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Wednesday, January 18, 2012

Get off my lawn!






This blog entry is more of an etiquette lesson. But I will put it in real terms too. Imagine that the guy painting your house, put a sign in your front yard without telling you.  Or the guy running for office put his bumper sticker on your car without asking you if you supported him, or would even want the sticker.
That's what it's like when someone posts their ad to your pages and accounts without consulting you.  It's an invasion of privacy, and potentially an attack on your brand.

I manage several Facebook pages, Twitter accounts and the whatnot. When someone posts to my page (other than a customer) trying to promote their band, art, business without consulting me - I delete it. Plain and simple, across the board, I delete it (or hide depending on the system). I then message them what they can do to cross brand with us and wait for them to communicate back.  Most of the time, it's spam. It's like when people post their events on the outside of my windows at the wine bar, I take them down.  It's actually even against a public ordinance, so I can't be the only one that feels this way.

So why do I write this? Not to be a nag, but there are ways to cross market that aren't trespassing on others pages. Basically it comes down to figuring out the commonality between your two companies/organizations - For example: If you have an event, and you would like to tell my company's customers about it, see how it can compliment my traffic that evening and maybe get us more customers because your event brings them in town.  Remember, my company worked hard to get that customer base - you are borrowing it. Cross-marketing is an amazing way to get people together from similar backgrounds.  I am on the board of our Village Association, and we constantly are trying to work to get people to the Village to experience all of the businesses and sites.  It's not easy to make it look cohesive, but when it works, it works well.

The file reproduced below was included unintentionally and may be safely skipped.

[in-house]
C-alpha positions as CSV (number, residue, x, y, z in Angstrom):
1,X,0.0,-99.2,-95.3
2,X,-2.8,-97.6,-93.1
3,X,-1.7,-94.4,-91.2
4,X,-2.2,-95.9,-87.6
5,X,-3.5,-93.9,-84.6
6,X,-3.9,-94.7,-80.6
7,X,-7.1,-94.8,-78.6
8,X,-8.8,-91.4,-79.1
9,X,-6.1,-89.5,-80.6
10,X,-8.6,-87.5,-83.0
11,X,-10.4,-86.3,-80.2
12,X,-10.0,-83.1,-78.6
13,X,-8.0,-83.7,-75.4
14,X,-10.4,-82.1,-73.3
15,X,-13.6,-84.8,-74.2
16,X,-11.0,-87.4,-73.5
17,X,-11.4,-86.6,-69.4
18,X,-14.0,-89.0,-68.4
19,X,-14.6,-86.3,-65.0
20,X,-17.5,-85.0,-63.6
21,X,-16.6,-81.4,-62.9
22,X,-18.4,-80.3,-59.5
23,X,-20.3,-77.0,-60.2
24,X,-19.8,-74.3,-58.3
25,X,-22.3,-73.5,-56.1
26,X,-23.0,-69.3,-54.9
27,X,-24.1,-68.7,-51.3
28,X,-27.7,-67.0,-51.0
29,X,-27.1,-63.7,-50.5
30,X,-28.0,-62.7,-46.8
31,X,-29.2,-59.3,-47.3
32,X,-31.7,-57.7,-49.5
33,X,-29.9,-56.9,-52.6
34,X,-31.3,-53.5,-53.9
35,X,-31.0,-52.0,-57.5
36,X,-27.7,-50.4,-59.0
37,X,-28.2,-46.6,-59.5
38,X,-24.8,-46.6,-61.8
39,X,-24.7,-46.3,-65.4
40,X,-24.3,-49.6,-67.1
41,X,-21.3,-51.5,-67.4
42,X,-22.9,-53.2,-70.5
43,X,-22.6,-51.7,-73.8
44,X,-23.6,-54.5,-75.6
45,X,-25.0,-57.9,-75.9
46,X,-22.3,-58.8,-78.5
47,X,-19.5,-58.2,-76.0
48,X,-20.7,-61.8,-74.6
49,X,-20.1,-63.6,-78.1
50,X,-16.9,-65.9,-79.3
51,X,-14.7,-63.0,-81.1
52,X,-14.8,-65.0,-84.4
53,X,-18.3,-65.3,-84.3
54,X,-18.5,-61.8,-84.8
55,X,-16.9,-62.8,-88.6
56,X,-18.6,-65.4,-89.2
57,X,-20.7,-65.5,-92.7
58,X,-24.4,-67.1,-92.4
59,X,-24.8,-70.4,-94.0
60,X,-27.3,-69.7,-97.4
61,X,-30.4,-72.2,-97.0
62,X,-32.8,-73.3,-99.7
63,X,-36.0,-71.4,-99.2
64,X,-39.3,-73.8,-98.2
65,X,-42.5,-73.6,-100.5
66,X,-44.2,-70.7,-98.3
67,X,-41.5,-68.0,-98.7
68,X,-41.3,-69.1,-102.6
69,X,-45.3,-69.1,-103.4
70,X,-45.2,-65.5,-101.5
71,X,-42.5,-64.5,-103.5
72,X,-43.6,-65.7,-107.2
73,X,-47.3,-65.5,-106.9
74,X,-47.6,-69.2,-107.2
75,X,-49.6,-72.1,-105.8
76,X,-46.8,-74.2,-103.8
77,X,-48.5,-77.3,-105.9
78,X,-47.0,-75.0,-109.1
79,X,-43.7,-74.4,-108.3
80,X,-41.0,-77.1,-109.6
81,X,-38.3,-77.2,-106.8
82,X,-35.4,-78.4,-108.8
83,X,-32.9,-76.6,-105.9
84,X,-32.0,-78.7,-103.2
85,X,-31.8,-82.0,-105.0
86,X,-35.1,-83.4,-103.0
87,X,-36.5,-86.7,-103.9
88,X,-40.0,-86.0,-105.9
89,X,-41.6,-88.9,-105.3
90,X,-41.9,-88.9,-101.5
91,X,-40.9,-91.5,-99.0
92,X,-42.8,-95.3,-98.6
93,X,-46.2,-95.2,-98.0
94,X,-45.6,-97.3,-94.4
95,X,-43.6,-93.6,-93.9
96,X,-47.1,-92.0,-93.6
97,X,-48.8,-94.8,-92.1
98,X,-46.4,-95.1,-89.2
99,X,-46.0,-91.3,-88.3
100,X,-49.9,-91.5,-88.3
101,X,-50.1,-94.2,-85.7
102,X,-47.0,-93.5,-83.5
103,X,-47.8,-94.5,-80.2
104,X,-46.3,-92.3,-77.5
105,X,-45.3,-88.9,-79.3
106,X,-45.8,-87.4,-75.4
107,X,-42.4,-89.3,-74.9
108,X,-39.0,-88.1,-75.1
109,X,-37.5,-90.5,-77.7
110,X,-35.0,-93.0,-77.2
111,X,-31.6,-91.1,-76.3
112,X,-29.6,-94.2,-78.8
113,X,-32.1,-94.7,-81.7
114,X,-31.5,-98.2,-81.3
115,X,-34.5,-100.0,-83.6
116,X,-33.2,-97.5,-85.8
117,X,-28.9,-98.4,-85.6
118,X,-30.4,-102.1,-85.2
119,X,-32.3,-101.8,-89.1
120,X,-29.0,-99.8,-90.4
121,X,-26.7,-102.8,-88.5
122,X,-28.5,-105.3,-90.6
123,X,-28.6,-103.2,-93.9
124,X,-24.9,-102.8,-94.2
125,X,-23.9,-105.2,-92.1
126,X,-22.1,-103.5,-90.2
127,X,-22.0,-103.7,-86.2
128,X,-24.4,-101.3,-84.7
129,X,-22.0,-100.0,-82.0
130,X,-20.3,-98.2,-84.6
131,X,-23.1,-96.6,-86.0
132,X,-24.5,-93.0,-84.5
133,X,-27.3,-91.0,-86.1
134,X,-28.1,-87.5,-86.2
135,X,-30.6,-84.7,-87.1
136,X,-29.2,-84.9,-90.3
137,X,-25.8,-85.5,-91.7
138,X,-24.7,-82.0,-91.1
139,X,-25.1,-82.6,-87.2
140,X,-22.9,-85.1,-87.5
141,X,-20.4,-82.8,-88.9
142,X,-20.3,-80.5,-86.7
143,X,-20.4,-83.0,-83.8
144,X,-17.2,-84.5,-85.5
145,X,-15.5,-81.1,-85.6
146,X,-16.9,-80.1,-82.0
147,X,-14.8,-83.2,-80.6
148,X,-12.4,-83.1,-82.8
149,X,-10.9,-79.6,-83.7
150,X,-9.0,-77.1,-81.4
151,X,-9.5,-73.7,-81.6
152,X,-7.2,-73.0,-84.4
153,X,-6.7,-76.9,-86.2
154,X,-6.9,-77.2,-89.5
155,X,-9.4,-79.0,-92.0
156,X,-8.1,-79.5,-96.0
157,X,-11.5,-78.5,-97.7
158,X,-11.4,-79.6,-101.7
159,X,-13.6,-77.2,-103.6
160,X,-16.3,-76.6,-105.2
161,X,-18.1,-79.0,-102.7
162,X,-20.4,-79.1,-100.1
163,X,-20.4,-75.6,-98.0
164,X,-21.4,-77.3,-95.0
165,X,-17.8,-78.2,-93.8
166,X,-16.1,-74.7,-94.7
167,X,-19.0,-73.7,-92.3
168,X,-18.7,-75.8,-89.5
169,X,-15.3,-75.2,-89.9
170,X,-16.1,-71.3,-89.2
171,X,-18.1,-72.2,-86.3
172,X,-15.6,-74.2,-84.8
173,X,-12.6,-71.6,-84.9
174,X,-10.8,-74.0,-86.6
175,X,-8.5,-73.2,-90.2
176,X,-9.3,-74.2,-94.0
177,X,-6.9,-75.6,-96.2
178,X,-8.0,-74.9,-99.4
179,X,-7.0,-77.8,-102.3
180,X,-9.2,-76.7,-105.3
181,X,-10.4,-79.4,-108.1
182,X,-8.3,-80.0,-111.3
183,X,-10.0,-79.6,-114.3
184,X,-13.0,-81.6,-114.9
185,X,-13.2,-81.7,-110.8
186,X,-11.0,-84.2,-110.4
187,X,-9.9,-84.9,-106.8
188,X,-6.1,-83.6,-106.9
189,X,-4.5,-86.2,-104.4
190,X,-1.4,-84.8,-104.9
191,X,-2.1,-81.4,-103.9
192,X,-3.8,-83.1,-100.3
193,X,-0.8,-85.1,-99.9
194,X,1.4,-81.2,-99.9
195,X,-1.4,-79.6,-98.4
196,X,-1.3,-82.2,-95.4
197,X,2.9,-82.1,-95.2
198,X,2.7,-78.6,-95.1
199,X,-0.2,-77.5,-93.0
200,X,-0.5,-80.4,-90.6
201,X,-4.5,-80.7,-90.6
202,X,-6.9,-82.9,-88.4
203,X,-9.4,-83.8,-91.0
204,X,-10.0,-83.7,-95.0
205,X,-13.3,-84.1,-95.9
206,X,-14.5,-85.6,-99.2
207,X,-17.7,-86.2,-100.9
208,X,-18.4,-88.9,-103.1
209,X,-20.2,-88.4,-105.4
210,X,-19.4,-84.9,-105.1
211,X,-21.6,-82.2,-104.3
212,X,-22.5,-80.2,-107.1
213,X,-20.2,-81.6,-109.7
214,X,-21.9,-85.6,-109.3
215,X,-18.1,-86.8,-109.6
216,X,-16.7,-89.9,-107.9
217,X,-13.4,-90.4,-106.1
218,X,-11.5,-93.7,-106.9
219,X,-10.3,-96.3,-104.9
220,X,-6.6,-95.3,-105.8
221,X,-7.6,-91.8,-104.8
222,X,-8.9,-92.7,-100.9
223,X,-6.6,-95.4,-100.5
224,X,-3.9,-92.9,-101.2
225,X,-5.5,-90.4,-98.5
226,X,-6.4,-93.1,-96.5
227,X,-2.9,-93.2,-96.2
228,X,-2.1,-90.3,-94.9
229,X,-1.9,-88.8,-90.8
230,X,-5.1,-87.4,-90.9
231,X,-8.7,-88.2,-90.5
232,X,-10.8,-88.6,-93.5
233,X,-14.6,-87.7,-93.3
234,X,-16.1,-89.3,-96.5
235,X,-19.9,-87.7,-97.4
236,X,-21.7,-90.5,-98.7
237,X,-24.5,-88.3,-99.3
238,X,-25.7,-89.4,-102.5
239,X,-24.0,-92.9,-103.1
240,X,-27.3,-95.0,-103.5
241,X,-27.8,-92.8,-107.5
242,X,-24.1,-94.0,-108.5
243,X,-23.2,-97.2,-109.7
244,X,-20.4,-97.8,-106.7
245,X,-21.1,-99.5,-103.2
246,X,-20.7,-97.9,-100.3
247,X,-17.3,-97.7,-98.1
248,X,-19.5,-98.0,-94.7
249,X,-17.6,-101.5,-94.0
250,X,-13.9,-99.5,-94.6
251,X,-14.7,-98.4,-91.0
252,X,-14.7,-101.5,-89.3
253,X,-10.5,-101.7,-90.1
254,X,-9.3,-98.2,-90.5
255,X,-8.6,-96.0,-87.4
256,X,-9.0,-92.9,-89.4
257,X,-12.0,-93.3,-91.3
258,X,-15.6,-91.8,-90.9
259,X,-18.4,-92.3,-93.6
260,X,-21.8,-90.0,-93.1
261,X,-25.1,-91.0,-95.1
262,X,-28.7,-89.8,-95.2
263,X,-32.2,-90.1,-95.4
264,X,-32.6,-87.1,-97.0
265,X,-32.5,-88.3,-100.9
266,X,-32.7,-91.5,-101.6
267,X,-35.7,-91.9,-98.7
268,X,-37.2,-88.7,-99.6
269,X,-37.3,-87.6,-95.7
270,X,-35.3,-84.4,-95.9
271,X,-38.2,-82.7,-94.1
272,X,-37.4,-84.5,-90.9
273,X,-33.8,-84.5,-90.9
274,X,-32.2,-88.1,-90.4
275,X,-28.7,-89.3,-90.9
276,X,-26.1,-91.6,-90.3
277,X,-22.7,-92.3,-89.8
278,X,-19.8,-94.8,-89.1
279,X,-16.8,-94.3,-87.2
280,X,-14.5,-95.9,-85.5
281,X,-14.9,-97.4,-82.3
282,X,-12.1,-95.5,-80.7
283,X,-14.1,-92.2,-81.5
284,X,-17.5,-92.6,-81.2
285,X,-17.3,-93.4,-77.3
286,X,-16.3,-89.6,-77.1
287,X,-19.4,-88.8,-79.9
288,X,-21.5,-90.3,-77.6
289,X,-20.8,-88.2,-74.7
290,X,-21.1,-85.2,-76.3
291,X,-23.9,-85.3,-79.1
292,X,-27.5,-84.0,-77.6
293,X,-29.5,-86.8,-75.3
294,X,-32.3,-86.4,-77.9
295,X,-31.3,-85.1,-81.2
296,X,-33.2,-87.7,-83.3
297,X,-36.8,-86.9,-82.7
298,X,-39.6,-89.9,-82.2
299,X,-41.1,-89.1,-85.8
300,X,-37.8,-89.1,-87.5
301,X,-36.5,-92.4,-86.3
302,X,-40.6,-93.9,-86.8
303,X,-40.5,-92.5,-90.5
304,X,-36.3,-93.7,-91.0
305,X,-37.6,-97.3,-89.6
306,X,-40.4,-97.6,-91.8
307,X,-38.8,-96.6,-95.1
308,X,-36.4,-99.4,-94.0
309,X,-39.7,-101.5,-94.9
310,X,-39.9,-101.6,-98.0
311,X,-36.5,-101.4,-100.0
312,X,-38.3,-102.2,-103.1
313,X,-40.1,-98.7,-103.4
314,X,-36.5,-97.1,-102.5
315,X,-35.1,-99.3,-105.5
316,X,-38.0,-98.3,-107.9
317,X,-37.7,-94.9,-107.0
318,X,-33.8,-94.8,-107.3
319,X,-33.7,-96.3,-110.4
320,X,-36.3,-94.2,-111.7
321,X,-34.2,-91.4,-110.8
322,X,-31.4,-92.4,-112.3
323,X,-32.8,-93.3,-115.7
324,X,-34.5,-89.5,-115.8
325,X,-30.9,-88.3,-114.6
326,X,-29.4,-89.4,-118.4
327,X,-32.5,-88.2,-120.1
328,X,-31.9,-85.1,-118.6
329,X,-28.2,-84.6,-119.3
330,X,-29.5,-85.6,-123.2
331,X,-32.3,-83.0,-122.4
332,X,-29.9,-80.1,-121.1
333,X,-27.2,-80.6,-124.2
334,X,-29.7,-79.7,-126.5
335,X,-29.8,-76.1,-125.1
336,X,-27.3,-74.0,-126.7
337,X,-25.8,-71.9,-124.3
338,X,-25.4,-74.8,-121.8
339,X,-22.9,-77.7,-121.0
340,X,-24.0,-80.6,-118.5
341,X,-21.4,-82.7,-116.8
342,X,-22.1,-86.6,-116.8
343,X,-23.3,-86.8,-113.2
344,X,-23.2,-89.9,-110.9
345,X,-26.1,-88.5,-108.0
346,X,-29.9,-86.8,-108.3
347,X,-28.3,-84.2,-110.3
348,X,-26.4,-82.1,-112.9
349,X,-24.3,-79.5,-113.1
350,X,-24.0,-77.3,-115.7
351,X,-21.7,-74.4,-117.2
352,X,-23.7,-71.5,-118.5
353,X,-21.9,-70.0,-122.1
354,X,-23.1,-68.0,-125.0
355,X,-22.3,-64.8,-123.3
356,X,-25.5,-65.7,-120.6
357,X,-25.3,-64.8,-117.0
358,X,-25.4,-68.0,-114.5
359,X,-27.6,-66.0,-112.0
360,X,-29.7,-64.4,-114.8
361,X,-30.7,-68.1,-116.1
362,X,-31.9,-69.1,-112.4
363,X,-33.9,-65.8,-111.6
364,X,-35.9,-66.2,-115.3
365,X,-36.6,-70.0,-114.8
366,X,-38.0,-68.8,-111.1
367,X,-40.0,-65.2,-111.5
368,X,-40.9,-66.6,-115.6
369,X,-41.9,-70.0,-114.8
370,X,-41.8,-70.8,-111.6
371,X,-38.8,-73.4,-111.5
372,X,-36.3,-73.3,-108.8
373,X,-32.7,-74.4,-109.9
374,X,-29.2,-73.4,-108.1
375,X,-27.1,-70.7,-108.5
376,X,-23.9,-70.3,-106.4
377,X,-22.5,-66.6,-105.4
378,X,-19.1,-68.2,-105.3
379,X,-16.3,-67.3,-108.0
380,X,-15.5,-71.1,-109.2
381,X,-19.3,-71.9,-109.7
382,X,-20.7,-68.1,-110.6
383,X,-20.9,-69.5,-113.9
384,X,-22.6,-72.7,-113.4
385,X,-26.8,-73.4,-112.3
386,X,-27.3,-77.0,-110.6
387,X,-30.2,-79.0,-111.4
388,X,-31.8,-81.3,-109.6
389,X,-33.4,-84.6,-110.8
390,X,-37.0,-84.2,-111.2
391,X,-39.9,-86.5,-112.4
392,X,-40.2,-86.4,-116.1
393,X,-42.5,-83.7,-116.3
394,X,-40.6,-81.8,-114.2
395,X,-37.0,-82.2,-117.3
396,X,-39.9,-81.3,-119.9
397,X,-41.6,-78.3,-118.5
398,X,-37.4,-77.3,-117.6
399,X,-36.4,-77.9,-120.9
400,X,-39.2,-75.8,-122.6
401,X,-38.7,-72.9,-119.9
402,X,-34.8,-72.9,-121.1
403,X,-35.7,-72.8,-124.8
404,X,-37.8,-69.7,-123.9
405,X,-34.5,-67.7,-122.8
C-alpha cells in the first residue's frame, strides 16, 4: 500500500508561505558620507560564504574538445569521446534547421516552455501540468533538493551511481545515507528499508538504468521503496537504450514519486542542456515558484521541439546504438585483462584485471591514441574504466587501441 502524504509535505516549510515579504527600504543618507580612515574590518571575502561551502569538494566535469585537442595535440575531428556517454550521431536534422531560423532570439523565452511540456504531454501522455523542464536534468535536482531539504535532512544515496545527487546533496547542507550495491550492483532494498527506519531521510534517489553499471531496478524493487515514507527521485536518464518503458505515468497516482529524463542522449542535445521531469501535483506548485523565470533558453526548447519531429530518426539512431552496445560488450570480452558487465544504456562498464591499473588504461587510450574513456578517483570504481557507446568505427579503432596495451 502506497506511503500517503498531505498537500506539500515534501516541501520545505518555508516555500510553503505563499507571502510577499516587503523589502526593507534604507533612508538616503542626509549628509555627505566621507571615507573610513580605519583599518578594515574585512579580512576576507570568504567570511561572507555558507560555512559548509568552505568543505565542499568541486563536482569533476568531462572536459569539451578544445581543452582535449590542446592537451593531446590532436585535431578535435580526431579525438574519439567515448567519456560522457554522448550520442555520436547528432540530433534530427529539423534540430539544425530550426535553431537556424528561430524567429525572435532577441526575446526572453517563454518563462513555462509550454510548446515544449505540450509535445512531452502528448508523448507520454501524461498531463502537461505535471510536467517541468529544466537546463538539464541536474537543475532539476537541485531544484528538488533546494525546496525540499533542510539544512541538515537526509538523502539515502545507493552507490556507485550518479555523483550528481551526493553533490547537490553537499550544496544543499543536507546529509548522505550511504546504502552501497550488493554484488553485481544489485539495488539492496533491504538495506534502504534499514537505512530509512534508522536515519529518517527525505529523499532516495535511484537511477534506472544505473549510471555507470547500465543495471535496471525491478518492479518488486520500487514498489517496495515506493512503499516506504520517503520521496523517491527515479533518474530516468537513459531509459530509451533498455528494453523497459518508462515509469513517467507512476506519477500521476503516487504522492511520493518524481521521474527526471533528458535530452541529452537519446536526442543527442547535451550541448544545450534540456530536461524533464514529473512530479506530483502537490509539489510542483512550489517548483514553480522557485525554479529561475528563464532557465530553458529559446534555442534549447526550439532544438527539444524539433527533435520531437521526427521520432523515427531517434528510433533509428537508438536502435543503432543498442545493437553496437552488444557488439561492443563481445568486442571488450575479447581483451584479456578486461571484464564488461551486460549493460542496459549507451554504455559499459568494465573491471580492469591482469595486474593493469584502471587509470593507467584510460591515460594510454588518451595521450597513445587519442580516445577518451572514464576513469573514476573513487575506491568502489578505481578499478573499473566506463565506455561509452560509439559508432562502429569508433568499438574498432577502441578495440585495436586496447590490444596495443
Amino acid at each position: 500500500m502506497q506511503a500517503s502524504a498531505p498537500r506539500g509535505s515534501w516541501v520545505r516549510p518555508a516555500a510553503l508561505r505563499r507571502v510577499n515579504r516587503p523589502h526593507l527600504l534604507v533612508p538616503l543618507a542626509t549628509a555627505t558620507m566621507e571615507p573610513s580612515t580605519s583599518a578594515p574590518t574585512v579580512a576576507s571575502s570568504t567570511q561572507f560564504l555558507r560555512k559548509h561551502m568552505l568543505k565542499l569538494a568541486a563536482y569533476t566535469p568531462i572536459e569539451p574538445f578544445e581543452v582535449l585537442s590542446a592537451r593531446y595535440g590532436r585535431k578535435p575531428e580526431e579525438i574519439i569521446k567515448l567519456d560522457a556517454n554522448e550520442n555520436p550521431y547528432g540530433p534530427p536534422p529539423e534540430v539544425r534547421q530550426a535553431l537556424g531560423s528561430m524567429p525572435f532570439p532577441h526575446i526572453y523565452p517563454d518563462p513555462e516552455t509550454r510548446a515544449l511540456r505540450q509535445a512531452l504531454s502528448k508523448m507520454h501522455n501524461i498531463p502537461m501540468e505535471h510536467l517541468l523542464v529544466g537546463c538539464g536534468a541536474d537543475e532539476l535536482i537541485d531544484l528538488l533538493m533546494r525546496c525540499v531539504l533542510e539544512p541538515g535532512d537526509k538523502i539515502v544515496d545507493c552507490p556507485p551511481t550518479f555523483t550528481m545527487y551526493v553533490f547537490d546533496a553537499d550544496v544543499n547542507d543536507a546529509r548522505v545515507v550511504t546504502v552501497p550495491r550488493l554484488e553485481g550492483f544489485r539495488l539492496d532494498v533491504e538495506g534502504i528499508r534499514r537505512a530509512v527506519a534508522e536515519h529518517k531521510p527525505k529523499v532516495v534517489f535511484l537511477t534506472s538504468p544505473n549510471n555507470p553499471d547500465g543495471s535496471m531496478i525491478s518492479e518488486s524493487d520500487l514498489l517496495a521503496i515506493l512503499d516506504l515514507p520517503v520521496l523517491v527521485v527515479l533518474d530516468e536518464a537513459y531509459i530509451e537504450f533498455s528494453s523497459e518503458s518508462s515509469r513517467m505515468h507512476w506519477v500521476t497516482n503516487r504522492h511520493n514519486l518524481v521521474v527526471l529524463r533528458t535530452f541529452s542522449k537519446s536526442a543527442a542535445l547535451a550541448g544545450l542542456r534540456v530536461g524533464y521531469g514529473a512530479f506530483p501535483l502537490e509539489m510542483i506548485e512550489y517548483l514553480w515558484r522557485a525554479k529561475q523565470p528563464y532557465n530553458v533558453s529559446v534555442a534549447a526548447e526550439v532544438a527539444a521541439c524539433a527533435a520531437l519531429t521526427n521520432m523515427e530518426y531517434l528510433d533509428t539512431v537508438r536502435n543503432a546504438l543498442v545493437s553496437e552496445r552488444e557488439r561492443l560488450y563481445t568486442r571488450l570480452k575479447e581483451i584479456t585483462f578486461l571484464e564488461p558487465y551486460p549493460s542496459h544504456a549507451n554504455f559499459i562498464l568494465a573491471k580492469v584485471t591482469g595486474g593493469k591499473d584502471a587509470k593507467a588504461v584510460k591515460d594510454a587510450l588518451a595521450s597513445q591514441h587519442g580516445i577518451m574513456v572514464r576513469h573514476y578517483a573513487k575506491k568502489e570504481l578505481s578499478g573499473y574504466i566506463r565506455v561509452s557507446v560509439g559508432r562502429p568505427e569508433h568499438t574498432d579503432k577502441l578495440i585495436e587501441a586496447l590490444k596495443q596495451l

Short blog today - moral of the story - don't advertise your interest on other people's pages without their nod.  End of message :)

1 comment:

  1. Oh Kari, if only most small business owners were as forward-thinking as you! But, like email advertising, SPAM is much more common than the good stuff. You know, the stuff that actually works and brings results.

    The only bright side, after wasting dollars and time on those worthless efforts, is that a small handful of them wake up and call in an expert to help. That's me (and you, but you're way too busy running your own business).

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